He shared his belief that ExposeFacts would be an organization that would “counter that effect by making it more possible—in the face of this technological onslaught”—for sources to “tell their truths.”

On Huffington Post Live, Matthew Hoh, who resigned from a State Department position in 2009 in protest of an escalation in the war in Afghanistan and is on the advisory board, explained that the organization would be set up to encourage and help others come forward to speak the truth.

Anyone coming to ExposeFacts.org would benefit from the “view, the guidance, the experience of those of us who have been there before,” Hoh added. Those submitting information could “find solace in the fact” that they could trust the organization.

People like Hoh know what it is like to have the government come after them. Hoh recalled that when David Petraeus was head of CENTCOM a strategic communications firm was hired to discredit him after his resignation. A false Wikipedia page was produced to undermine his effort to expose the truth about the Afghanistan War, Hoh said.

Multiple sites since WikiLeaks have been launched to accept whistleblower submissions. What stands out about this organization is the shared history of individuals advising it, who will be capable of providing support based off their experiences.

From the moment that a whistleblower’s disclosures begin to be discredited by the government and the government begins to accuse a source of betraying their country, ExposeFacts.org will be capable of generating media attention that beats back efforts to kill the messenger. The organization will amplify the message and ensure what is exposed has the biggest impact possible.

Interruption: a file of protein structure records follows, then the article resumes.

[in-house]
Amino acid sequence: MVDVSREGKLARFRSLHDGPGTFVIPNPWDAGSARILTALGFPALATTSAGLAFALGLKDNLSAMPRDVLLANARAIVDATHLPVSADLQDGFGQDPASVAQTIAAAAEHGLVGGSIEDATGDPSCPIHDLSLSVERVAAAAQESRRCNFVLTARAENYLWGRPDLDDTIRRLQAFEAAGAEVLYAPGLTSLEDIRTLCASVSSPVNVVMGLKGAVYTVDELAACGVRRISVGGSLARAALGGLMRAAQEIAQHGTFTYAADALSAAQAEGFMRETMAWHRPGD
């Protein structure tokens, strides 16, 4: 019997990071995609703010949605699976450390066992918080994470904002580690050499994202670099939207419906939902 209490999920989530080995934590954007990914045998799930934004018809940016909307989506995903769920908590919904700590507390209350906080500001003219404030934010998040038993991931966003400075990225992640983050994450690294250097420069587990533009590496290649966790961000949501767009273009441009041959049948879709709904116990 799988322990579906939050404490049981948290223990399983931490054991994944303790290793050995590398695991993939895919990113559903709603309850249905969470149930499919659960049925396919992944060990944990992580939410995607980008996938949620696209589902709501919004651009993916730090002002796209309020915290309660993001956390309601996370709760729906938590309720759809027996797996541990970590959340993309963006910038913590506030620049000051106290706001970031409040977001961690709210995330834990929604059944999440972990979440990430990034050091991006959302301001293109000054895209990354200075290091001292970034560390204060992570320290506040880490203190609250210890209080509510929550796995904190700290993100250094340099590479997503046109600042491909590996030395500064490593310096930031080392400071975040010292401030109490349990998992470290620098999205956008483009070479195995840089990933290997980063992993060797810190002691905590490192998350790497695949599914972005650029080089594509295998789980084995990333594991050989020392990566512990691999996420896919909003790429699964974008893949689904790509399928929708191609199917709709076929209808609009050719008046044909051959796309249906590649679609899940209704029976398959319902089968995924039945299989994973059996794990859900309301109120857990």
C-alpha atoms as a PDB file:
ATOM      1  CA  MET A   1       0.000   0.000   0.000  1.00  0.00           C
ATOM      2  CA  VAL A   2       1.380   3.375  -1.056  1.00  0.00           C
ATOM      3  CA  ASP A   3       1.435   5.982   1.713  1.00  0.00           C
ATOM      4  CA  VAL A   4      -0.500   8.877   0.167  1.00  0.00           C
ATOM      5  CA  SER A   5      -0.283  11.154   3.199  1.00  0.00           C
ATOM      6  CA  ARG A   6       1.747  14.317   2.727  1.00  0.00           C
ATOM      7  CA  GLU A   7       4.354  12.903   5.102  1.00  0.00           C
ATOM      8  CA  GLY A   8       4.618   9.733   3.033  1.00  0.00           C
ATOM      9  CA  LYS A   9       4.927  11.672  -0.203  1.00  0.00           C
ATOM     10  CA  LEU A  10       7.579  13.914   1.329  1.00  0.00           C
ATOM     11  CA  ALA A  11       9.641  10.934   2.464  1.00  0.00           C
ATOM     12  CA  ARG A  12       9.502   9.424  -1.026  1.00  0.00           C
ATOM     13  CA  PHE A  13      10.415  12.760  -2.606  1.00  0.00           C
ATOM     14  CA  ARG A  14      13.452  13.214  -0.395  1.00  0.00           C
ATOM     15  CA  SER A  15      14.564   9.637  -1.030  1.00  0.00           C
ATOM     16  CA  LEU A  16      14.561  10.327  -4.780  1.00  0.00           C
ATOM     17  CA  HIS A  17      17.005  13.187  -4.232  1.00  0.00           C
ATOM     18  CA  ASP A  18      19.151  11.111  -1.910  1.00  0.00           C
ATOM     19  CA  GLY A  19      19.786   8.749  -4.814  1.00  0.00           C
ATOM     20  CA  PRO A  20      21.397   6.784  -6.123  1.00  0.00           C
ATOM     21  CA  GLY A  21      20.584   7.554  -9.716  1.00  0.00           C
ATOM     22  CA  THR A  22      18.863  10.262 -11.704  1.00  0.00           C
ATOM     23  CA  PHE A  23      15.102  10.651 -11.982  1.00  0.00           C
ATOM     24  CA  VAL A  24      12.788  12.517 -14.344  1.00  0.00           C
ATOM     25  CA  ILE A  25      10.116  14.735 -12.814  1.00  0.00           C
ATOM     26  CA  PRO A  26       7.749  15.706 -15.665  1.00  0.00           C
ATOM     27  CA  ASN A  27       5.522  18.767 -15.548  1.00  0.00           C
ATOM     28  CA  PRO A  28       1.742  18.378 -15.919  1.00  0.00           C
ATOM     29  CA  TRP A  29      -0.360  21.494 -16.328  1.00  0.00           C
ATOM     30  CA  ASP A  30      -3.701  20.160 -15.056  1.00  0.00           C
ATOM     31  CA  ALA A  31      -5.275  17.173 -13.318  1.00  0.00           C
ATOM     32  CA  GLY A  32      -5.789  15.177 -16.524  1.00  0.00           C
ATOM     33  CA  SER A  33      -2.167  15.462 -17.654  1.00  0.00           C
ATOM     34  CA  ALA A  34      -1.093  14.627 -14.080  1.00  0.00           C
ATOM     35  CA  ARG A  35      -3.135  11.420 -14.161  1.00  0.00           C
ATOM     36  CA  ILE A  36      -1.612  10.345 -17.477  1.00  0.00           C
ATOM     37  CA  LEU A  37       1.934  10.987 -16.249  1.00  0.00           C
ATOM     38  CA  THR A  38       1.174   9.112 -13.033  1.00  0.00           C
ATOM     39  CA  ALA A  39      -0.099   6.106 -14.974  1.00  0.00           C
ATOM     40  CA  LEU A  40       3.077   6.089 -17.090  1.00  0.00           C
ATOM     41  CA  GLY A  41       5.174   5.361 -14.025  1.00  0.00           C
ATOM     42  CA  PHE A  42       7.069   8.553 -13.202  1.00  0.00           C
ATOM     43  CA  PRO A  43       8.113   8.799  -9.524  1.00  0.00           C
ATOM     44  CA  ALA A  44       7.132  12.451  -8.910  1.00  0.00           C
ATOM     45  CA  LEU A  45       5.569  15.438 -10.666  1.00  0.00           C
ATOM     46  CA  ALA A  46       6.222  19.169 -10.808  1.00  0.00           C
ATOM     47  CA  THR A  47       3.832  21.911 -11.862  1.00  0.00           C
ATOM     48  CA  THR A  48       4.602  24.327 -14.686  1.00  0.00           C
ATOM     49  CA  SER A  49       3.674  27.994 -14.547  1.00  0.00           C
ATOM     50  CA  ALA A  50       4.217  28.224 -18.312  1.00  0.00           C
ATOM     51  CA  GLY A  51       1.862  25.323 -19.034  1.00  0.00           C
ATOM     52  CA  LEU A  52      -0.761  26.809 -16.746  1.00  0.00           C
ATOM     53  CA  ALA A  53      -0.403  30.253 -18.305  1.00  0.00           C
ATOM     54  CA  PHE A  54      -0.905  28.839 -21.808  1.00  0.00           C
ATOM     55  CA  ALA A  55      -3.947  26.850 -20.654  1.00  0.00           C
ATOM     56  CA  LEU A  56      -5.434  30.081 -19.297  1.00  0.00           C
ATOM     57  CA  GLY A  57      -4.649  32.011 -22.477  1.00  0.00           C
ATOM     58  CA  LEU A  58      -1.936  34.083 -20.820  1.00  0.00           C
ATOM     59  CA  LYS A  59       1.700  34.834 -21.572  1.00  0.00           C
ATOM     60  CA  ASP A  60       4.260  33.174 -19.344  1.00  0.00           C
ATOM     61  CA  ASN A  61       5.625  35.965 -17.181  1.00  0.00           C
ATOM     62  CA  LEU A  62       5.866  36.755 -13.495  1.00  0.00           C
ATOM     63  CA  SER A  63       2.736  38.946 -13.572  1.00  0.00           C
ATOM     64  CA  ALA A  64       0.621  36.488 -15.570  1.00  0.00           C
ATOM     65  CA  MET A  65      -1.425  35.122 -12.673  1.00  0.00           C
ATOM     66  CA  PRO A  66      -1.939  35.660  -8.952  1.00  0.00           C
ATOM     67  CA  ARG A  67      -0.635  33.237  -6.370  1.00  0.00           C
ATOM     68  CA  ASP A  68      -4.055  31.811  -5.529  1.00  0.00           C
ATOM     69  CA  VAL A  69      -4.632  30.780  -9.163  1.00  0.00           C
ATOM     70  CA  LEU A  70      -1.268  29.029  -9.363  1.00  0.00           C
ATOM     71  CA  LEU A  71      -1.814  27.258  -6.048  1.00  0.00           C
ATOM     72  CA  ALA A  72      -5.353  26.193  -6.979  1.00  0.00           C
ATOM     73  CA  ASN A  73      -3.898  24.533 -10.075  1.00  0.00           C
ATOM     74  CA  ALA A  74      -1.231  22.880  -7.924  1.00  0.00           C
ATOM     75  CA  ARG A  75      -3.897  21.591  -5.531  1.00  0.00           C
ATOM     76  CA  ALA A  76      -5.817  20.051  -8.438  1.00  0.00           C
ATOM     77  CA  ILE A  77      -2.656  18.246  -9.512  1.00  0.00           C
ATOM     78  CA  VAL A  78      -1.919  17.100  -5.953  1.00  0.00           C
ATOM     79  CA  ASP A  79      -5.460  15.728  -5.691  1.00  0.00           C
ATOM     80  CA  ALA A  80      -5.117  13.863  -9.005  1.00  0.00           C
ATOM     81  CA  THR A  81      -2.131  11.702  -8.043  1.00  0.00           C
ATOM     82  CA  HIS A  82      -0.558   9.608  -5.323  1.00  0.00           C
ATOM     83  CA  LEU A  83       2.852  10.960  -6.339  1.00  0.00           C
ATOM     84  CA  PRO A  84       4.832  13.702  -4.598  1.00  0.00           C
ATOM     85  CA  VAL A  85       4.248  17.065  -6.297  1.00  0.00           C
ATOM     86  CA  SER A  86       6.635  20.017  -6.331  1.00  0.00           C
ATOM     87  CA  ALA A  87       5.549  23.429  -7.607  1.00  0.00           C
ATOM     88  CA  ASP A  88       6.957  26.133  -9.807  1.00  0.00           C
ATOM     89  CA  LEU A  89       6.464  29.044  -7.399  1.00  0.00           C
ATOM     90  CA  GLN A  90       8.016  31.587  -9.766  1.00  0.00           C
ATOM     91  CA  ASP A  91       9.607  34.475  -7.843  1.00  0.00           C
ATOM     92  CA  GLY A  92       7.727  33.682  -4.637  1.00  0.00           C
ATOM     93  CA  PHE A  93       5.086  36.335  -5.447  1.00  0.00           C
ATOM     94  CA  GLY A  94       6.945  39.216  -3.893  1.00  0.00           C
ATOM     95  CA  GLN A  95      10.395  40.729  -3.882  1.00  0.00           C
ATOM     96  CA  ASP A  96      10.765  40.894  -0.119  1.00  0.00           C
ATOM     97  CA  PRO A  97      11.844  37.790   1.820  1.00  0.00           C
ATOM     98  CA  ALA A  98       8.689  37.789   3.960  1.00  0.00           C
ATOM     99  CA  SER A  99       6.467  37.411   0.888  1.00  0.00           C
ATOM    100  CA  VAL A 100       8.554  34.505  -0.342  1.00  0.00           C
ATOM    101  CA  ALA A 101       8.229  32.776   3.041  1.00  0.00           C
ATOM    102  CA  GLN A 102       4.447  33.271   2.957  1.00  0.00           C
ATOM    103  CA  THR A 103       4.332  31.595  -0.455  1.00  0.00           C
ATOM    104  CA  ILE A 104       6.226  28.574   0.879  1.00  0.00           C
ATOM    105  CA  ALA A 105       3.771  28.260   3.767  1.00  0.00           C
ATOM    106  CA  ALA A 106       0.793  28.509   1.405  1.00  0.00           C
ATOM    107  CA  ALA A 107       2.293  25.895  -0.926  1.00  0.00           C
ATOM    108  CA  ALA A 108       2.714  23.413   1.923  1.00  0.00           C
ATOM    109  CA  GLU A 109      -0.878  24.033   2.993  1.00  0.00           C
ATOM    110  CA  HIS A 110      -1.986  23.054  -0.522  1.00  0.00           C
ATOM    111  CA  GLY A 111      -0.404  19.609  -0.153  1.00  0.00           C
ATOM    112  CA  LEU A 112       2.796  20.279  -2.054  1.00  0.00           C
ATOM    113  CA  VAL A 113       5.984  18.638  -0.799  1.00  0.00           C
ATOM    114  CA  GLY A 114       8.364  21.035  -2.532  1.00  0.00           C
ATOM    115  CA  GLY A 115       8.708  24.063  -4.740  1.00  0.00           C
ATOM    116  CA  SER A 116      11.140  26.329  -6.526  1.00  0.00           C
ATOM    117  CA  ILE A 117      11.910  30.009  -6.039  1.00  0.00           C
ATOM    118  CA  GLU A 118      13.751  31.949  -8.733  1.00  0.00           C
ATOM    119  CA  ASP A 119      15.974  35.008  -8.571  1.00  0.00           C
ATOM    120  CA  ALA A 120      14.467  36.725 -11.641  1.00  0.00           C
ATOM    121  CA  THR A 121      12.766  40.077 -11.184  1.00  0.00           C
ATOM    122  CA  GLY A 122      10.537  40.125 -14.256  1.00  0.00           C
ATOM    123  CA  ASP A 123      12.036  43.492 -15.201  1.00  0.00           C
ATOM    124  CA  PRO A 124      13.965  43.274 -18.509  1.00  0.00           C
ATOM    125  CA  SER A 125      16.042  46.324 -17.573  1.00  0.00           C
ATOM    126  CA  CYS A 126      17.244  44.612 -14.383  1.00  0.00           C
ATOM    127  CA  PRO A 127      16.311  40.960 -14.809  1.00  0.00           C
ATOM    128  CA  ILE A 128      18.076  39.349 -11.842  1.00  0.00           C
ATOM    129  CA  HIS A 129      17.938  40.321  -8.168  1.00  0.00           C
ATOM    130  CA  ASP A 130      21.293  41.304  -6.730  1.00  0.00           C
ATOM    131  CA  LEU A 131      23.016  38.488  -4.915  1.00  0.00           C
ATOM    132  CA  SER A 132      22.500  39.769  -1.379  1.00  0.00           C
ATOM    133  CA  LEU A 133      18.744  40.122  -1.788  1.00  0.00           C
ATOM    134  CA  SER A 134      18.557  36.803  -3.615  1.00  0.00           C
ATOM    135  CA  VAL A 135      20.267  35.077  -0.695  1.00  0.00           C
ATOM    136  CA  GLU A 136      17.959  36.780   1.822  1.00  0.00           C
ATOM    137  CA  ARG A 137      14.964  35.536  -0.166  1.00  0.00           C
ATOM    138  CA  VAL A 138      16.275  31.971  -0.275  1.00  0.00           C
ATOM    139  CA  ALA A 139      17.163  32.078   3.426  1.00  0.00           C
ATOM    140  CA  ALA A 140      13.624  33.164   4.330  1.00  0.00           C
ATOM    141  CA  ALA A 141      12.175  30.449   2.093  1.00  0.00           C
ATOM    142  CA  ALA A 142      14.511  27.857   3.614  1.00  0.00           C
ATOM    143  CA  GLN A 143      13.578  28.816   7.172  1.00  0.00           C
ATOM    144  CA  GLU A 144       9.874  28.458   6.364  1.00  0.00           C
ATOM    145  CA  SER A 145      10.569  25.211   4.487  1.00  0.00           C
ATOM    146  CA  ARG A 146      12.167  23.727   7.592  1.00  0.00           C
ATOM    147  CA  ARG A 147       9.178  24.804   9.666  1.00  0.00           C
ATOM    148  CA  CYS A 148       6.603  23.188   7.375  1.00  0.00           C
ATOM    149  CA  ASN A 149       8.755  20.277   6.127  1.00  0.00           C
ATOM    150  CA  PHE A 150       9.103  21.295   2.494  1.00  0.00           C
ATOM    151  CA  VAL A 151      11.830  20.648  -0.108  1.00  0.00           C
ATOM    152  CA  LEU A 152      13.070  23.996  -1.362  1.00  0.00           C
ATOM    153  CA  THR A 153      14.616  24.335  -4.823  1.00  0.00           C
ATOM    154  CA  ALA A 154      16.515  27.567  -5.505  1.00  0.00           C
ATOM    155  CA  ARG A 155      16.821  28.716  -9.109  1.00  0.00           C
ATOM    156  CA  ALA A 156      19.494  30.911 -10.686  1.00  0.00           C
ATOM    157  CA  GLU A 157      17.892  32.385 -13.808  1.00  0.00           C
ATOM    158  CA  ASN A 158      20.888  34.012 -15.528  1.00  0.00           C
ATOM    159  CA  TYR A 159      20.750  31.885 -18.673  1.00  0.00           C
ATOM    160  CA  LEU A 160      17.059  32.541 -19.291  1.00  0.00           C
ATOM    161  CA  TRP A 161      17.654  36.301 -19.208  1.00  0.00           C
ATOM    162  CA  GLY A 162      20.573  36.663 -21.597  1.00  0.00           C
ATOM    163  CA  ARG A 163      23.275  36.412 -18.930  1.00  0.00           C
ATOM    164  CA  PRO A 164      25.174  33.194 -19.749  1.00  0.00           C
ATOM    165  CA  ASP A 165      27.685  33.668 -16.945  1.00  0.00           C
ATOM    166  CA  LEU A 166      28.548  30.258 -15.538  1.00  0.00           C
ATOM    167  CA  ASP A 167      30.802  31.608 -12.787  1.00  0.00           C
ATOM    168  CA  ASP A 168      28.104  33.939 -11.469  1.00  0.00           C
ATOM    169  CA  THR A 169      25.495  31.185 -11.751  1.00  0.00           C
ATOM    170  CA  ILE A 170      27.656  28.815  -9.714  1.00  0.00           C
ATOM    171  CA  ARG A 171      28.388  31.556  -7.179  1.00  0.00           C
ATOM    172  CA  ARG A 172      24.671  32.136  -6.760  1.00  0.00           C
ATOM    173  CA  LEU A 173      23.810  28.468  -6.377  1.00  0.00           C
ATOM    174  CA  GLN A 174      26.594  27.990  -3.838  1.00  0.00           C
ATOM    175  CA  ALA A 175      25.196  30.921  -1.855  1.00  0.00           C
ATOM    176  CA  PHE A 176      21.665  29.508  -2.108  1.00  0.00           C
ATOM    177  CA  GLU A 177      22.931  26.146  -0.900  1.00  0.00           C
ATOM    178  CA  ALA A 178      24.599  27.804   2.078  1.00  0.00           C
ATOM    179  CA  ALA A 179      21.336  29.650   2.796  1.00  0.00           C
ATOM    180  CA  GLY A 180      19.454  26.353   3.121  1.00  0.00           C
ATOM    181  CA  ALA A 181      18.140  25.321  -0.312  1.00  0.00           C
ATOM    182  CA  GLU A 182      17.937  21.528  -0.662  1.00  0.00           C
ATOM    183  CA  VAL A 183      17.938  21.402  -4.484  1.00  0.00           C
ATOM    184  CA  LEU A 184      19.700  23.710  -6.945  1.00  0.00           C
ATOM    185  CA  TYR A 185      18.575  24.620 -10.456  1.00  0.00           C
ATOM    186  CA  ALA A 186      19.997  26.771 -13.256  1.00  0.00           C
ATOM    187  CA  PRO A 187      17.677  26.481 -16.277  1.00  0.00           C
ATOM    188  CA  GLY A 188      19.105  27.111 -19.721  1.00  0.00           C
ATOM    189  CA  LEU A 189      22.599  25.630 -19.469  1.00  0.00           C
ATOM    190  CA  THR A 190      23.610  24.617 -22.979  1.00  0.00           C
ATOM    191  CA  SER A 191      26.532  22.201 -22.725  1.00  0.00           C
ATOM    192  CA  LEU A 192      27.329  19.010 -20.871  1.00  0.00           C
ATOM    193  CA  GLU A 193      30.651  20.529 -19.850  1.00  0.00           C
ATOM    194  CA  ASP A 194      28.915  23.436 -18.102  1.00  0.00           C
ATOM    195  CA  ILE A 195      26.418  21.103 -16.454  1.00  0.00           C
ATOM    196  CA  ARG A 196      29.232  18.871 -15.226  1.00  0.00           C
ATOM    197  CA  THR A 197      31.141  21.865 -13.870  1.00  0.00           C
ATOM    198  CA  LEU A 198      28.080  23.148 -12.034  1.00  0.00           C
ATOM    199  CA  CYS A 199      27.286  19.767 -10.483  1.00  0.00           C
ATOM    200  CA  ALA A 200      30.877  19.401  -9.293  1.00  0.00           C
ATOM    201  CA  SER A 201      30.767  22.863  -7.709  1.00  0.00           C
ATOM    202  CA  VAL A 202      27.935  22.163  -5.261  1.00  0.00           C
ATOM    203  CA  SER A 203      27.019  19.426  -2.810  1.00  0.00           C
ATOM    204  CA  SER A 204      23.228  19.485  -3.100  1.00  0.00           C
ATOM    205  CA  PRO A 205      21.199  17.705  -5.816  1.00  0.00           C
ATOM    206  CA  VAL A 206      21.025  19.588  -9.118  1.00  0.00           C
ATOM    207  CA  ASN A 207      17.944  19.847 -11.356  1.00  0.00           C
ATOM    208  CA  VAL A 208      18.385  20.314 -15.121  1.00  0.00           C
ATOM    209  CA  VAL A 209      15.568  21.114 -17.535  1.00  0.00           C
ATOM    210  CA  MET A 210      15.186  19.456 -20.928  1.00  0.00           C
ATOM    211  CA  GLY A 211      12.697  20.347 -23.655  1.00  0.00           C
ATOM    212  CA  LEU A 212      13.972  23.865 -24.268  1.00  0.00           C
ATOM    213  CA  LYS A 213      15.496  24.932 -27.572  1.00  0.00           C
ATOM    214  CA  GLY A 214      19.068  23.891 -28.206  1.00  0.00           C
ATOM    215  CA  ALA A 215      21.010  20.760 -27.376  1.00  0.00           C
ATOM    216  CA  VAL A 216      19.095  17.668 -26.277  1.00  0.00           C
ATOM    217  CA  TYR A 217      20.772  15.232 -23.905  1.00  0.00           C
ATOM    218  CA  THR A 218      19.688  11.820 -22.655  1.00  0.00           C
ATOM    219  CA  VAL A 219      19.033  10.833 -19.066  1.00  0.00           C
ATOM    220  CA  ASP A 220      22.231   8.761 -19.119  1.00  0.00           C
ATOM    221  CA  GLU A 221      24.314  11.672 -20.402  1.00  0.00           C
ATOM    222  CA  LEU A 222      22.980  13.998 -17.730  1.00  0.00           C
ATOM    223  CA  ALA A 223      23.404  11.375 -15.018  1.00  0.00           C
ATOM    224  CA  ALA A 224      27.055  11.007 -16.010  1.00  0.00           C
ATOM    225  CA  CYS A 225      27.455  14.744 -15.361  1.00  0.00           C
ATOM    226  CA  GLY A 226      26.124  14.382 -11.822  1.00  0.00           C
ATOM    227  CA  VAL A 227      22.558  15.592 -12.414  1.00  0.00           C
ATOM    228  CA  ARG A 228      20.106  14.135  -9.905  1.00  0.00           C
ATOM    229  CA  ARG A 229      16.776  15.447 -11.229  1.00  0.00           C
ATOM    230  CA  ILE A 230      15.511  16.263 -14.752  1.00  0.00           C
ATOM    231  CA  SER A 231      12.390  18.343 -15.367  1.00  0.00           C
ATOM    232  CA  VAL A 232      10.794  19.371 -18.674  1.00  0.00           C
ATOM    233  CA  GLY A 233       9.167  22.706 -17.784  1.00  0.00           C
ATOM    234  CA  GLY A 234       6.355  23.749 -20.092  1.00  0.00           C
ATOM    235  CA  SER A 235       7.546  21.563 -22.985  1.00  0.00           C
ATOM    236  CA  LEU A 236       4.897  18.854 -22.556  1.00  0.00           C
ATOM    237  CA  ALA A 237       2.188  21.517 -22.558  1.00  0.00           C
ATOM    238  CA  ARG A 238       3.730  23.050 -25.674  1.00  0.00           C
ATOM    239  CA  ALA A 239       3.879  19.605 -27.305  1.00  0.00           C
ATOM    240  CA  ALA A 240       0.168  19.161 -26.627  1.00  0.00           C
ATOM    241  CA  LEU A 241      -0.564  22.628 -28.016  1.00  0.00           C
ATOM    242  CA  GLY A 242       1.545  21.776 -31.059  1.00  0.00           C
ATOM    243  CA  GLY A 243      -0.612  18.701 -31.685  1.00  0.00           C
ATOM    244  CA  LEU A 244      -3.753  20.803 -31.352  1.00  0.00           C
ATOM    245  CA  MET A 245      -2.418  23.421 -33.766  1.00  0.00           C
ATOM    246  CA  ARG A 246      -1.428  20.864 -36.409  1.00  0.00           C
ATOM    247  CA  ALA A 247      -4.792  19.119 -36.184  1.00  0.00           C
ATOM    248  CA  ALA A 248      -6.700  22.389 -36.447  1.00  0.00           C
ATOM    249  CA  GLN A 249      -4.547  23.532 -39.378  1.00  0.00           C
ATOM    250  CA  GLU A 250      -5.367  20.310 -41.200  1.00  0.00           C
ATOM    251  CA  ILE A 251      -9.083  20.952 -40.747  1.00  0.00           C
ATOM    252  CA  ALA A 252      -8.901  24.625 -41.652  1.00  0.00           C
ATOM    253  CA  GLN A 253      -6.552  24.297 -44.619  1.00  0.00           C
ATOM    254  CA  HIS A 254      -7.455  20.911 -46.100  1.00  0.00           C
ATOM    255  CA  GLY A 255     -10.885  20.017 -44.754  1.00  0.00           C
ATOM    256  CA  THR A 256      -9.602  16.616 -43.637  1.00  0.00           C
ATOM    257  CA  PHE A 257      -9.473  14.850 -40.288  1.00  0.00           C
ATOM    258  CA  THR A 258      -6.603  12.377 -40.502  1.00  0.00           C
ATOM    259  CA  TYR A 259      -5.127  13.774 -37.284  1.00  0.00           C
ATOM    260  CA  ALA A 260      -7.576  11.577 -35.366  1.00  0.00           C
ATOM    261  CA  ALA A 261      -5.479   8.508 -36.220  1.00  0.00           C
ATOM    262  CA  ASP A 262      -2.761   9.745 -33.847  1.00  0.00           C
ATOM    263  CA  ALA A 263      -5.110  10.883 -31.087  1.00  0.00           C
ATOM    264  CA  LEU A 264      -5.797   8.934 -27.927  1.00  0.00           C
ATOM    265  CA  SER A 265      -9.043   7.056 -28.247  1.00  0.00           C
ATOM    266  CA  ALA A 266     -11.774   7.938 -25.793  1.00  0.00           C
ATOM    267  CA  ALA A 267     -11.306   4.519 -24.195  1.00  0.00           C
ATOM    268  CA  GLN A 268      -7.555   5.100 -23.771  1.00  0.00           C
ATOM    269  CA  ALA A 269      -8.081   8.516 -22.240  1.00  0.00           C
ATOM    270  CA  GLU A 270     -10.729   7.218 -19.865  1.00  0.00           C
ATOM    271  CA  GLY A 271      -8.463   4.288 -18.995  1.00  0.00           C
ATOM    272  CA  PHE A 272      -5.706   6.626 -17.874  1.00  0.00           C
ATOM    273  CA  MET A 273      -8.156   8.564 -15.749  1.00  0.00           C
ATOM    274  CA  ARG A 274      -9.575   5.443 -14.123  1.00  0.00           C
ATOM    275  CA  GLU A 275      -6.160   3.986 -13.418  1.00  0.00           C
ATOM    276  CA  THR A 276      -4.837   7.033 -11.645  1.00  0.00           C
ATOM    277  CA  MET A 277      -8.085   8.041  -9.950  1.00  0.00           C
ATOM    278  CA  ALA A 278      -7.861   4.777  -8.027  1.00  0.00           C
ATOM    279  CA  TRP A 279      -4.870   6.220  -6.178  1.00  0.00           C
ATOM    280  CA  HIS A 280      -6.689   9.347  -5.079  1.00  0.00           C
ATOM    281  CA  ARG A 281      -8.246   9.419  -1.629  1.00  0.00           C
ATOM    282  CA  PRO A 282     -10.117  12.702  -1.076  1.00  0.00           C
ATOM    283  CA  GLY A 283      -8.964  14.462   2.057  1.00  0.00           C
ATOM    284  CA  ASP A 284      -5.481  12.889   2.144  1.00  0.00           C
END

It appears it could develop into an invaluable organization to counteract the conduct on the part of the government to clamp down on the free flow of information and zealously enforce secrecy by pursuing a record number of leak prosecutions in recent history.

The organization will also be able to act as a counter to an increasing trend in journalism, where reporters are more and more reluctant to publish “confidential business or government documents without authorization.”

Despite the fact that journalists who published stories based on documents from Edward Snowden have won awards, this is somehow viewed as a “controversial” practice in reporting. But more often, the government is censoring and denying the public access to records that are in the public interest, particularly those having to do with national security matters.

The Associated Press found, when conducting its annual review of responses to Freedom of Information Act requests, that the “government more than ever censored materials it turned over or fully denied access to them, in 244,675 cases or 36 percent of all requests. On 196,034 other occasions, the government said it couldn’t find records, a person refused to pay for copies or the government determined the request to be unreasonable or improper.” AP concluded the “government’s efforts to be more open about its activities last year were their worst since President Barack Obama took office.”

There is an important role for ExposeFacts to play in not only forcing more transparency, but also inspiring more media organizations to engage in adversarial journalism. Such journalism is called for in the face of wars, environmental destruction, escalating poverty, egregious abuses in the justice system, corporate control of government, and national security state secrecy. Perhaps a truly successful organization could inspire US media organizations to play much more of a watchdog role than a lapdog role when covering powerful institutions in government.